At one time, everyone thought your genes were the be all and end all. The genes were the brains of every cell. The gut and the diet were virtually ignored. And that wasn’t too long ago.
But now….we know the genes that you are born with are simply toggle switches that can be turned off and on.
We know that the diet provides the body with the nutrients it requires in order to function…well actually, we always did…it was the medical profession that claimed “due to overwhelming evidence, we have to conclude that diet impacts on your health” – in the 90s!!!
Anyways, to continue, now alternative medicine is being shown to be right one more time. The gut is hugely important…no kidding. But after decades of denial, regular, mainstream researchers are now looking at the functions of the gut.
This is called microbiome and is defined as the total number of micro-organisms inhabiting the human body (note, not just the gut).
It is estimated that there are 10 times more microbe-organism cells in the body than cells that belong to us. Most of these microbes live in our gut.
We have predominantly four categories of microbes: Actinobacteria, Bacteriodetes, Firmicutes and Proteobacteria.
In the gut, this microbiome effects a broad range of physiological properties in the human (or the host):
intestinal -epithelial cell proliferation
development of the immune system
protection against pathogens
Different groups provide different functions. For instance, Malawi children produce more riboflavin-producing (Vitamin B2) bugs than children in N.America.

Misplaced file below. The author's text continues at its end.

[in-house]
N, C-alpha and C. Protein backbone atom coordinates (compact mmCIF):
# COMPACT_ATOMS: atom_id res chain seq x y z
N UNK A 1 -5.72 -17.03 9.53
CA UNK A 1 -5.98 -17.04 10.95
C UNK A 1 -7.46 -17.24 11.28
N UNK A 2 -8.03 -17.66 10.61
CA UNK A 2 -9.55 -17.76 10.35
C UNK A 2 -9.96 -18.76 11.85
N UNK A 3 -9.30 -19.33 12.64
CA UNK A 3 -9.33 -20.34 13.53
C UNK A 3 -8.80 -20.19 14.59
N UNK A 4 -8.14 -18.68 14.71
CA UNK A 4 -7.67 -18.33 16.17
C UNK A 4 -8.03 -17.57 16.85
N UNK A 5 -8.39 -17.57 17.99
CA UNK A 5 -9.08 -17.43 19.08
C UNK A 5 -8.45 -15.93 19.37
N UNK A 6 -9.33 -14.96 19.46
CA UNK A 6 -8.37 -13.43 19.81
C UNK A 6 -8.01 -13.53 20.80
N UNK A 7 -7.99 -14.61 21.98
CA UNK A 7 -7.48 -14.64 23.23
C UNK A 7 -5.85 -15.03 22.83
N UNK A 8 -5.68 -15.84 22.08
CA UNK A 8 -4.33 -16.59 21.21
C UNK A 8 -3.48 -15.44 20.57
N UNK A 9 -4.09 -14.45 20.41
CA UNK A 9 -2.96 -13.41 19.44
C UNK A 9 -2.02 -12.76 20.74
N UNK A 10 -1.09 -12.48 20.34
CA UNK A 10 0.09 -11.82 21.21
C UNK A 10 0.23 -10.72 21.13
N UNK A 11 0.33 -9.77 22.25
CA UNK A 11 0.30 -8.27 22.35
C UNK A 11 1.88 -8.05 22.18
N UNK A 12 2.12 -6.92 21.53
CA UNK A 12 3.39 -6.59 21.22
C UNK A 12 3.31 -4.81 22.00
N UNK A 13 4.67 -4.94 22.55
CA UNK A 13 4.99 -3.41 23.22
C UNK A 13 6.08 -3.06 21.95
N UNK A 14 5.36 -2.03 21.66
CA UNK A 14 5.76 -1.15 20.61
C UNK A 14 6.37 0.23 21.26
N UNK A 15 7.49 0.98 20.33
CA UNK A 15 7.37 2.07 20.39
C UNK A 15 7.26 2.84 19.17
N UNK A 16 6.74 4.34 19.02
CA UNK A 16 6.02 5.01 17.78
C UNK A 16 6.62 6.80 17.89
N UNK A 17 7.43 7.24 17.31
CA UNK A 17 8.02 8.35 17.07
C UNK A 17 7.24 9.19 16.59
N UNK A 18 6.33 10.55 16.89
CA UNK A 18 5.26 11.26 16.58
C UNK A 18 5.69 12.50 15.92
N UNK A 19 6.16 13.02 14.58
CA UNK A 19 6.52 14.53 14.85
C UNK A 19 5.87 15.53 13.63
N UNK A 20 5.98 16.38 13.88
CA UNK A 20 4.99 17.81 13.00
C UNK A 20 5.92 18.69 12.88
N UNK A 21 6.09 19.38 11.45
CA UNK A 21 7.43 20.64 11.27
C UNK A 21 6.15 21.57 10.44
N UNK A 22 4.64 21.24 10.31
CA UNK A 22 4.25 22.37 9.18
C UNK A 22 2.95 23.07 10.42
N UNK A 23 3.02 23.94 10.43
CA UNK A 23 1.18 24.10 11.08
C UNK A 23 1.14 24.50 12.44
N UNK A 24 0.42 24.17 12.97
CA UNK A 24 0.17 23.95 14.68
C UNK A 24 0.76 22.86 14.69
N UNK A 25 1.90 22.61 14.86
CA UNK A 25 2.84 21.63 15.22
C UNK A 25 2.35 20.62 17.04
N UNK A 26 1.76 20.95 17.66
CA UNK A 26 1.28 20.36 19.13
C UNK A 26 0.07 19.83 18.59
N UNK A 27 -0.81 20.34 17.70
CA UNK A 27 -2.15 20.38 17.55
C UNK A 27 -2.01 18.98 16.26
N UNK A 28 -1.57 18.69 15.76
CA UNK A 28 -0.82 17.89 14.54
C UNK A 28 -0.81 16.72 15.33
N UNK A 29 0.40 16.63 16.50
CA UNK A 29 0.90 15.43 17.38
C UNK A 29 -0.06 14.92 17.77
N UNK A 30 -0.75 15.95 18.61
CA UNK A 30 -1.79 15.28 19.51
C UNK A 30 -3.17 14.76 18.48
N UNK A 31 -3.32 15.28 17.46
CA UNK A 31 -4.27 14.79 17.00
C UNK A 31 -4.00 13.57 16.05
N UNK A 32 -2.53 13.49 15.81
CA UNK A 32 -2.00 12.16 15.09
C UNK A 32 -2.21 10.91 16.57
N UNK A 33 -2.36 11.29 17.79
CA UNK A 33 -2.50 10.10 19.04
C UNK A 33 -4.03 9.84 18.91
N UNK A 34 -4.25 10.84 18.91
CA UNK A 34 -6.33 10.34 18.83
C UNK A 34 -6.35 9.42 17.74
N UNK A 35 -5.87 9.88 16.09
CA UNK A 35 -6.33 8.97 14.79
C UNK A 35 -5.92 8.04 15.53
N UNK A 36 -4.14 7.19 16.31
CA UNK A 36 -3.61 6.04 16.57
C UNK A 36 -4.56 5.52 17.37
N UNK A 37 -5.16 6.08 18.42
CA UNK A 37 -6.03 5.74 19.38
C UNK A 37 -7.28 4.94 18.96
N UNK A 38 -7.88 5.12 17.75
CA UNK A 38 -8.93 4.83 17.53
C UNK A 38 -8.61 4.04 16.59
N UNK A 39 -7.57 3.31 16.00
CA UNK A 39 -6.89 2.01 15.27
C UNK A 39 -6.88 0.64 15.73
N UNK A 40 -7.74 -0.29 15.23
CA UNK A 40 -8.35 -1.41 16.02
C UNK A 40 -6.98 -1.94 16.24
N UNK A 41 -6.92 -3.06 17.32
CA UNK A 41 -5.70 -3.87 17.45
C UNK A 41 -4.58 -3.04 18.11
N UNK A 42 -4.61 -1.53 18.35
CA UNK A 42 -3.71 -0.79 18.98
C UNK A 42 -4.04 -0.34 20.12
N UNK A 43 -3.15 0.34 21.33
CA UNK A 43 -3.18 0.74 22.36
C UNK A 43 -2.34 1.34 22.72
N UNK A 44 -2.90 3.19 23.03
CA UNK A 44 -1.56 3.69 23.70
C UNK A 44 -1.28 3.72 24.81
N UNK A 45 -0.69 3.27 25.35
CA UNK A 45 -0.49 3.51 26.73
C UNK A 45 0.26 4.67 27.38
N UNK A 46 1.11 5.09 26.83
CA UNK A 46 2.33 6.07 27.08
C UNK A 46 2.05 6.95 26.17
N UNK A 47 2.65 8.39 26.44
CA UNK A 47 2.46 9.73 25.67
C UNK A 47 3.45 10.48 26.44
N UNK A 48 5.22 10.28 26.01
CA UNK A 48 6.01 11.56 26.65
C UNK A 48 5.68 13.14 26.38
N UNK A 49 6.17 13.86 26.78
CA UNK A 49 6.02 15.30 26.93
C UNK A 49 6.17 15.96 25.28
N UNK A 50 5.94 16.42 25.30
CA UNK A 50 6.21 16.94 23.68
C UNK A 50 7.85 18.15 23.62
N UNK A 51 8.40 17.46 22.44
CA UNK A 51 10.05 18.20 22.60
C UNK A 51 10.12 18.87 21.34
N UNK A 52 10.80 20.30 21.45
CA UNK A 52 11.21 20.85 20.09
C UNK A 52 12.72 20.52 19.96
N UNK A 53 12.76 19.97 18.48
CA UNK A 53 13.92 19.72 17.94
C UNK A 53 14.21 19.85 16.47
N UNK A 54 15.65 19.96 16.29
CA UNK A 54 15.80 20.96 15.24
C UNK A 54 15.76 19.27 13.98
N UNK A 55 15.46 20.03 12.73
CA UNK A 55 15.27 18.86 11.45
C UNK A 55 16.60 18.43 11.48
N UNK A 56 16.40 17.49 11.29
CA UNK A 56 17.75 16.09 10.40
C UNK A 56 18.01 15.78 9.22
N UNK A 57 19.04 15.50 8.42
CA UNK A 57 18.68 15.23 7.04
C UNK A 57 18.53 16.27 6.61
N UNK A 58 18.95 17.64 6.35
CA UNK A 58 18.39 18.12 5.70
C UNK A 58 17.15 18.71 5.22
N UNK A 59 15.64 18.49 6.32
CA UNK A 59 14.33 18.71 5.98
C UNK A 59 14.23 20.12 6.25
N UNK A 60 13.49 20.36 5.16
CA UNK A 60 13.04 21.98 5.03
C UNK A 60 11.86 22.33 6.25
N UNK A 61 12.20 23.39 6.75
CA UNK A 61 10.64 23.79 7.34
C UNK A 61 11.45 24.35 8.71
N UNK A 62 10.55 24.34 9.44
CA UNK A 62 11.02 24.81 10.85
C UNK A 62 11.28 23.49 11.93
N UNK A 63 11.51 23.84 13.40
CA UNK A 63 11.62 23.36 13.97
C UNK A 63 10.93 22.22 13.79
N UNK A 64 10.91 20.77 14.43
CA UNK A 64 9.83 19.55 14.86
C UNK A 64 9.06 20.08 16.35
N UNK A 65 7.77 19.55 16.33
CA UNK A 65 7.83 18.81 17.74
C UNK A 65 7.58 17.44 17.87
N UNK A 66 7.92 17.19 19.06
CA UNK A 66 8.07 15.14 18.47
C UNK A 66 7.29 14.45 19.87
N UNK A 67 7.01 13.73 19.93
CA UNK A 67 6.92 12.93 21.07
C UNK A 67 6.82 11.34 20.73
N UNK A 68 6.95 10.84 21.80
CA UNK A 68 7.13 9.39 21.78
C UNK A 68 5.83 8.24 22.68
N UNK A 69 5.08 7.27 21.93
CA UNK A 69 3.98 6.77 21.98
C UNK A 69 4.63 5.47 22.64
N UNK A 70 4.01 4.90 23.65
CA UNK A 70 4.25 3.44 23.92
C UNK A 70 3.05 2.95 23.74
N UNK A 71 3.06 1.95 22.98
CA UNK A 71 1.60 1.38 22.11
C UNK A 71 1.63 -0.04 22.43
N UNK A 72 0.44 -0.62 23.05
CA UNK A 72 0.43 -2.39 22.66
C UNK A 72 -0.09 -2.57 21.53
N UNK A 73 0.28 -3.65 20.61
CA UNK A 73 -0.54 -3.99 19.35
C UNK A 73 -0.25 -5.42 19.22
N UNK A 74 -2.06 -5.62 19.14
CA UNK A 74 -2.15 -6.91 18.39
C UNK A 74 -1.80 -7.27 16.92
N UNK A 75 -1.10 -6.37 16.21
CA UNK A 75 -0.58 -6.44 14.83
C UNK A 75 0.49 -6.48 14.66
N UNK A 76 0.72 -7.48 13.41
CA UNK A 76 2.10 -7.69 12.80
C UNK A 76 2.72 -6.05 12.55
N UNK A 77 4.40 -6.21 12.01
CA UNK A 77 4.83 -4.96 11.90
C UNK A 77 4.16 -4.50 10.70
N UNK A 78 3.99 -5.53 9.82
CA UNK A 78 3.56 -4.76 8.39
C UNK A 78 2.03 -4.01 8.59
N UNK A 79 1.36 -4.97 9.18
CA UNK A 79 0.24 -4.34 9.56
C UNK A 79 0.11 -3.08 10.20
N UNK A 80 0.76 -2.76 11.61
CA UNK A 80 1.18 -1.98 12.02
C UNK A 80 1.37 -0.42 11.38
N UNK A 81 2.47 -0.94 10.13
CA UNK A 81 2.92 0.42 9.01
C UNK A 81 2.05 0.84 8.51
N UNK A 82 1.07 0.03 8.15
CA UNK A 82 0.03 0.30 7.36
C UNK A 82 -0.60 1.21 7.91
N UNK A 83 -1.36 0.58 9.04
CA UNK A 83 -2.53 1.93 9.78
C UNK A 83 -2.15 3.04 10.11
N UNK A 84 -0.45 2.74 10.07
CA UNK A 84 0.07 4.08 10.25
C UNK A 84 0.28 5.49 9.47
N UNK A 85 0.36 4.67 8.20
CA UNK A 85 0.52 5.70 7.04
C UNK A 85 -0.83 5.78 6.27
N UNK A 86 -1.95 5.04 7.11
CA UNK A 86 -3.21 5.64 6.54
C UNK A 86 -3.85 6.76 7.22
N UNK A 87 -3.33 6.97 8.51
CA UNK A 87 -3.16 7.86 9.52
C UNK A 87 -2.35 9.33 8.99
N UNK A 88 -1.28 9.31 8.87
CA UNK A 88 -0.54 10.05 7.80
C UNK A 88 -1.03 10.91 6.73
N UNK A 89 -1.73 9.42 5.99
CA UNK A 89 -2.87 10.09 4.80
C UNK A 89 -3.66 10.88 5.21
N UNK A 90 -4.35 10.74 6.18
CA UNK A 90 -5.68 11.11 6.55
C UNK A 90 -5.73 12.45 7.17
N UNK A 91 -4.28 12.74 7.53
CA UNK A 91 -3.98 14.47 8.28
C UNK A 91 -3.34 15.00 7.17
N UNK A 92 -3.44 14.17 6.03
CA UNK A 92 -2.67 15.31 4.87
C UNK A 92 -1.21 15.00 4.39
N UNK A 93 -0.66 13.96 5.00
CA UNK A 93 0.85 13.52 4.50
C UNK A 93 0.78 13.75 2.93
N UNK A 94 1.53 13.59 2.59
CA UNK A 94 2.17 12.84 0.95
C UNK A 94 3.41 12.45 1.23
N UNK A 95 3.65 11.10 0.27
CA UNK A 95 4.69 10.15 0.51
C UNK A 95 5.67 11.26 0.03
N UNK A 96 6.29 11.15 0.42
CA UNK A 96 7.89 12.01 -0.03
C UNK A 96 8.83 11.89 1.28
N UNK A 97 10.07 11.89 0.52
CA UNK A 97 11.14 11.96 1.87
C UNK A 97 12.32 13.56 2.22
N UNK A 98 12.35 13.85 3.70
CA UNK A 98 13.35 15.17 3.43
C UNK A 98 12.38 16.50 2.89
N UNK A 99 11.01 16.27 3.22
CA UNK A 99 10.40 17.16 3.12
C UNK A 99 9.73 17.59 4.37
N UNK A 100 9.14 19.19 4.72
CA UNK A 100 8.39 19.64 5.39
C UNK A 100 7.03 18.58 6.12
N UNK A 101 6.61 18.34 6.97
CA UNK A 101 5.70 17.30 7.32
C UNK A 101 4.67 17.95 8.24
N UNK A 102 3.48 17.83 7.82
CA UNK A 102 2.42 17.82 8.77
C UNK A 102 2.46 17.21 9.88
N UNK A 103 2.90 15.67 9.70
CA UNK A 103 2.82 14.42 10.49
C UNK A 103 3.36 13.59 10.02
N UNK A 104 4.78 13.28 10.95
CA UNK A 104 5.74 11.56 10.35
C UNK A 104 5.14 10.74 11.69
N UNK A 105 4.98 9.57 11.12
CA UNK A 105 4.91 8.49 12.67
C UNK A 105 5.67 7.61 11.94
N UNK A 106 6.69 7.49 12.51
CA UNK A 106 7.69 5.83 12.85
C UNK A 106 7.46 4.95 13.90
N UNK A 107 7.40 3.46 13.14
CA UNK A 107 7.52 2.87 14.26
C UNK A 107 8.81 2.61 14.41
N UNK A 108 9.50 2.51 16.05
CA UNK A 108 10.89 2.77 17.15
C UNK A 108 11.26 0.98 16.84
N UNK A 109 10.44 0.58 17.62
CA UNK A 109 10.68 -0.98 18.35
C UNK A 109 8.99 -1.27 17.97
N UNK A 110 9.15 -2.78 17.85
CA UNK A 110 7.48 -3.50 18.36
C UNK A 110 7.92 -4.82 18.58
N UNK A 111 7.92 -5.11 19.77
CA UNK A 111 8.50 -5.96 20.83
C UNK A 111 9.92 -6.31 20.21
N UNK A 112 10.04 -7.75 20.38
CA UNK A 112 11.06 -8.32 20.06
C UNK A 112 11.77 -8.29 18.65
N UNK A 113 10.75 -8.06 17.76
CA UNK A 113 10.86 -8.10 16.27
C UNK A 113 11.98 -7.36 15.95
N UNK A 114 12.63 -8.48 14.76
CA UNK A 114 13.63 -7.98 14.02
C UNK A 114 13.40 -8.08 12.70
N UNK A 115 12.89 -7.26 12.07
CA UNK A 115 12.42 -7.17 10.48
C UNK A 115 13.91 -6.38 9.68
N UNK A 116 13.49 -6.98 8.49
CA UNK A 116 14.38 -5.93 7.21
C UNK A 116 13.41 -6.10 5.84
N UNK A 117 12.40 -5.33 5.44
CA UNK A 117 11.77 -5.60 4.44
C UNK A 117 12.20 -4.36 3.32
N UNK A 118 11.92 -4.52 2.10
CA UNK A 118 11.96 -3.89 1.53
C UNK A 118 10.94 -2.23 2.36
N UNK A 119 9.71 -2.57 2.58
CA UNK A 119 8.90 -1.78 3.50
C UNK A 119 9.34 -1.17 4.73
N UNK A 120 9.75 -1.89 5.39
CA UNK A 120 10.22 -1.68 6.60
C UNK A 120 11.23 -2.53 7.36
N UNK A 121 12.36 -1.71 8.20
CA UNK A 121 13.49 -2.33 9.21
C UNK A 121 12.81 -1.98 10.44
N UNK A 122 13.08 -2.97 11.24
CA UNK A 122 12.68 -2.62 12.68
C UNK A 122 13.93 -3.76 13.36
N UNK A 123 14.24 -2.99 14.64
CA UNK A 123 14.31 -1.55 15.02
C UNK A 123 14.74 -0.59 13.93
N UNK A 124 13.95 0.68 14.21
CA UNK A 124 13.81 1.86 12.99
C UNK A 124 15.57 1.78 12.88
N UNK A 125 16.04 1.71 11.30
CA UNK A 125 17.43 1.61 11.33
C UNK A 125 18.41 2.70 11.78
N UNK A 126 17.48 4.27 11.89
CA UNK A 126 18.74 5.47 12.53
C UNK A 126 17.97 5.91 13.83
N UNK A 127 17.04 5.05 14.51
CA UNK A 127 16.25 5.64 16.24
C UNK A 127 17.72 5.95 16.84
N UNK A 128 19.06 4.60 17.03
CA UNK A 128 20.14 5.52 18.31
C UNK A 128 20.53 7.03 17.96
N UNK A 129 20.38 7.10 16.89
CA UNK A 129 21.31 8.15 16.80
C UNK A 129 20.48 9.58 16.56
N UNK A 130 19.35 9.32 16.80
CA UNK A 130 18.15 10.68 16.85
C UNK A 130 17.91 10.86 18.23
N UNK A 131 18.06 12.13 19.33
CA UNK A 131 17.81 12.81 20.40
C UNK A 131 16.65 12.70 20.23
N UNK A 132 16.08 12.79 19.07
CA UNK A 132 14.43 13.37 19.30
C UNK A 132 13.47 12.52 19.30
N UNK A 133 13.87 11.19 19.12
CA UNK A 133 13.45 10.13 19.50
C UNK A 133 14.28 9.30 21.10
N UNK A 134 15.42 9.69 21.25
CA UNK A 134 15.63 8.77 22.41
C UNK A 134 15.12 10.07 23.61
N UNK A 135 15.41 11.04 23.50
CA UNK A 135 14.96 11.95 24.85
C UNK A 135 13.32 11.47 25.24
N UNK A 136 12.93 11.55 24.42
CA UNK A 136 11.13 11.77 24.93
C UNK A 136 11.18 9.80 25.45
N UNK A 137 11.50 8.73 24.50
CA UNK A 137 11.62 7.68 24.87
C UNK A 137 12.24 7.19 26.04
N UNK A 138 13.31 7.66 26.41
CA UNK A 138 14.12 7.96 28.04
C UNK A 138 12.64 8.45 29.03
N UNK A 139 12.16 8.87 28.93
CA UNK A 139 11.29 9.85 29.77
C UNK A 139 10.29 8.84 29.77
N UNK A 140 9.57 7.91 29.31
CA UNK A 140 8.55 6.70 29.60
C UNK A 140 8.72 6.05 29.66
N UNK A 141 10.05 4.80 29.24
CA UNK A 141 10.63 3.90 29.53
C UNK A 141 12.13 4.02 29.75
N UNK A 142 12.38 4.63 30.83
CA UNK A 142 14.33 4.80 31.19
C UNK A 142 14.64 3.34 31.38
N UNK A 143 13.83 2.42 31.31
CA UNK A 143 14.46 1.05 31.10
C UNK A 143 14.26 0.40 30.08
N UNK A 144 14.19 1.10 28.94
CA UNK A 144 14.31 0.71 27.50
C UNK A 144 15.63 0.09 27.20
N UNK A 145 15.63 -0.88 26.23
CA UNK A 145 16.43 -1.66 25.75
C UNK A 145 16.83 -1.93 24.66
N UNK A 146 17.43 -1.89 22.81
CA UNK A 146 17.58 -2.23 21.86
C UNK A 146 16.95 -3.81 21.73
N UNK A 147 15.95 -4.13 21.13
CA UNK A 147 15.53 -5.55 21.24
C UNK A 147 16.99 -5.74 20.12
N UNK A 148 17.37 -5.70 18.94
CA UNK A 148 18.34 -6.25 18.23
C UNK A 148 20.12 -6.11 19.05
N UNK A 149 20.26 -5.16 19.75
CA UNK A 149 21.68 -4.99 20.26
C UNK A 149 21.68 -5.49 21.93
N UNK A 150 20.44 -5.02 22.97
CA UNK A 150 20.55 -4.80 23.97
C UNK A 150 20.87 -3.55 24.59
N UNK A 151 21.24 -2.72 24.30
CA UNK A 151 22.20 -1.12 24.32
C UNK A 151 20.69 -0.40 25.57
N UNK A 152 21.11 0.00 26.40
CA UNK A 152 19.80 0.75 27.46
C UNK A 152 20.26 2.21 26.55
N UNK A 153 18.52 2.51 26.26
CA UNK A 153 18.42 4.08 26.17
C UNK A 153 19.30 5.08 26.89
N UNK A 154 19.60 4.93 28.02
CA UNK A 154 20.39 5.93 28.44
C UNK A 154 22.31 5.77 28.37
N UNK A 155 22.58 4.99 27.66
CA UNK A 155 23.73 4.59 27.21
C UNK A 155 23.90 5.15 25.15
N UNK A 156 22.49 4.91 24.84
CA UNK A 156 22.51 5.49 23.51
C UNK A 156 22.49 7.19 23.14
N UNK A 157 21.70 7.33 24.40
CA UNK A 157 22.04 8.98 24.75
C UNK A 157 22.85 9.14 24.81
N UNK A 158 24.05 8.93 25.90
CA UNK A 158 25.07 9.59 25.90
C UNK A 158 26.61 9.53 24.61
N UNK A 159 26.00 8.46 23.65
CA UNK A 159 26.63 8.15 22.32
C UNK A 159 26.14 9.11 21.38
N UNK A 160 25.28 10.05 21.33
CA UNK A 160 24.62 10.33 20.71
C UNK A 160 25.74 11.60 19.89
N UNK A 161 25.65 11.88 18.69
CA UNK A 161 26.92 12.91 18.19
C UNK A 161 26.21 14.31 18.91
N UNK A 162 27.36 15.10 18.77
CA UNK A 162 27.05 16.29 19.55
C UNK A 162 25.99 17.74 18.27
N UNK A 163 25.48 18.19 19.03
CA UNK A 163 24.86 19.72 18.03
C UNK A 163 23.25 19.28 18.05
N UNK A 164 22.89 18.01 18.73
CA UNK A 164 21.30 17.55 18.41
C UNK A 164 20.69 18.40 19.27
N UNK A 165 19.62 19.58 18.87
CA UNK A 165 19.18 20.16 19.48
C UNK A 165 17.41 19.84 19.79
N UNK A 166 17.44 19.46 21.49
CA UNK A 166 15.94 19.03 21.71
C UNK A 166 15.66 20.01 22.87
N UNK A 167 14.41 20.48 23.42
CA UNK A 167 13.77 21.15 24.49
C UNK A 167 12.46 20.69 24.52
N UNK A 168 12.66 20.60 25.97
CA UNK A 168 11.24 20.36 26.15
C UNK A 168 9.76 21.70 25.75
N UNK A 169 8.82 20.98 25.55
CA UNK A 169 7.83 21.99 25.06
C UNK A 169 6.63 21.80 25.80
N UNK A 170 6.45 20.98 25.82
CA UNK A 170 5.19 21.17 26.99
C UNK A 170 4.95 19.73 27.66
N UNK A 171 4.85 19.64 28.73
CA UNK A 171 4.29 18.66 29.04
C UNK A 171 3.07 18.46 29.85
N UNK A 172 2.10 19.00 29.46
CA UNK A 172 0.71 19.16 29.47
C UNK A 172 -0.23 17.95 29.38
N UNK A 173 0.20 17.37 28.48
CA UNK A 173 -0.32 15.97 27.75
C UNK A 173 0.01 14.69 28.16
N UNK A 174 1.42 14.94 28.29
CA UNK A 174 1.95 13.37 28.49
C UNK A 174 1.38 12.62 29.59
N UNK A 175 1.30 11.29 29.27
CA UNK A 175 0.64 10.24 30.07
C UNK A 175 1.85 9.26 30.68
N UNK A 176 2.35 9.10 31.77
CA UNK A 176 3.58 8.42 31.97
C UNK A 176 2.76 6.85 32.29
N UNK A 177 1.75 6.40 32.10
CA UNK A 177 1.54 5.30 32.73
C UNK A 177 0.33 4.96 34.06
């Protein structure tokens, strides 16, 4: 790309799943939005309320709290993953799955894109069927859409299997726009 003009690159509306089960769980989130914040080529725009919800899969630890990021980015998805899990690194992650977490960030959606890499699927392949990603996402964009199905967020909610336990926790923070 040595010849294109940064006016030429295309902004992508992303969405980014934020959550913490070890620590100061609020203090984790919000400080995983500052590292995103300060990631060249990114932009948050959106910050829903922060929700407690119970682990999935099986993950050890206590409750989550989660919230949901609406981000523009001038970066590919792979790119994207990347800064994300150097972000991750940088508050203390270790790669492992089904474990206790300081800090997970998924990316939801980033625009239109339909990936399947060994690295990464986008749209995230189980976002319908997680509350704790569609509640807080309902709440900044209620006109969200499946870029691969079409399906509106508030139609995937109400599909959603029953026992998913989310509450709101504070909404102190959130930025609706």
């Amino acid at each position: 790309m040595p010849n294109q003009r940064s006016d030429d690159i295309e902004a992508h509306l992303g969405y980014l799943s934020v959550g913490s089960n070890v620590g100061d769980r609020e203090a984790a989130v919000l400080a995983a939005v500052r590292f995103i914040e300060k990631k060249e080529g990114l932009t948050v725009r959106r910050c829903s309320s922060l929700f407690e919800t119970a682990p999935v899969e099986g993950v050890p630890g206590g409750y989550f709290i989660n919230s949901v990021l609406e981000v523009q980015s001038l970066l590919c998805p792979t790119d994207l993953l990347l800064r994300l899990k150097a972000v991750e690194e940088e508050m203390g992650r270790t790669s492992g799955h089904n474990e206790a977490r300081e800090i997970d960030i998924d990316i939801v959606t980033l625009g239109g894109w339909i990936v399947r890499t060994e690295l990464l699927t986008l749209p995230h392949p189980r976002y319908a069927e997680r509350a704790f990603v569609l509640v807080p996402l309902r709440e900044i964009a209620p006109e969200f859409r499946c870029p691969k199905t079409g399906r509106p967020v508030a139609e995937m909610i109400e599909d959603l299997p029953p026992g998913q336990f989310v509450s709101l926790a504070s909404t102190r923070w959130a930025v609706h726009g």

Glycans, a nutrient found in milk, are only digestable by glycoside hydrolase. But we don’t produce this enzyme. However, a gut bacteria does produce it for us. Some cultural microbes are better at extracting nutrition from mother’s milk than other microbes, because of the production of glycoside hydrolase which converts milk glycans into usable sugars.
These microbes do a huge number of complex functions for us like metabolizing carbohydrates:
small fatty-acid molecules
In addition, we now know that people who are heavier have more Firmicutes and less Bacteriodetes than people who are thinner.
Bacteria can also:
suppress hormones that facilitate the storage of fat
suppress enzymes that stop fat being burned
If malnourished, the gut microbiome may not be able to synthesize some of the vitamins and nutrients we require.
Some of these microbes can modify the production of neurotransmitters found in the brain and associated with issues like schizophrenia, depression, bipolar and other neuro-chemical balances.
Research is now showing that these microbes might be responsible for disorders from obesity, to cardiovascular issues, to mental health and cancers.
This science is only in the beginning stages of development but has a huge impact on our understanding of the nutritional processes in our bodies.
So to conclude…we know our genes are not as in control as thought they were…and now we find out that other microbes may have a huge on our systems and our body’s ability to function and think…we may need to start asking…who really is in charge?
Here’s to your health!
For more information, contact: Dr Holly at email@example.com
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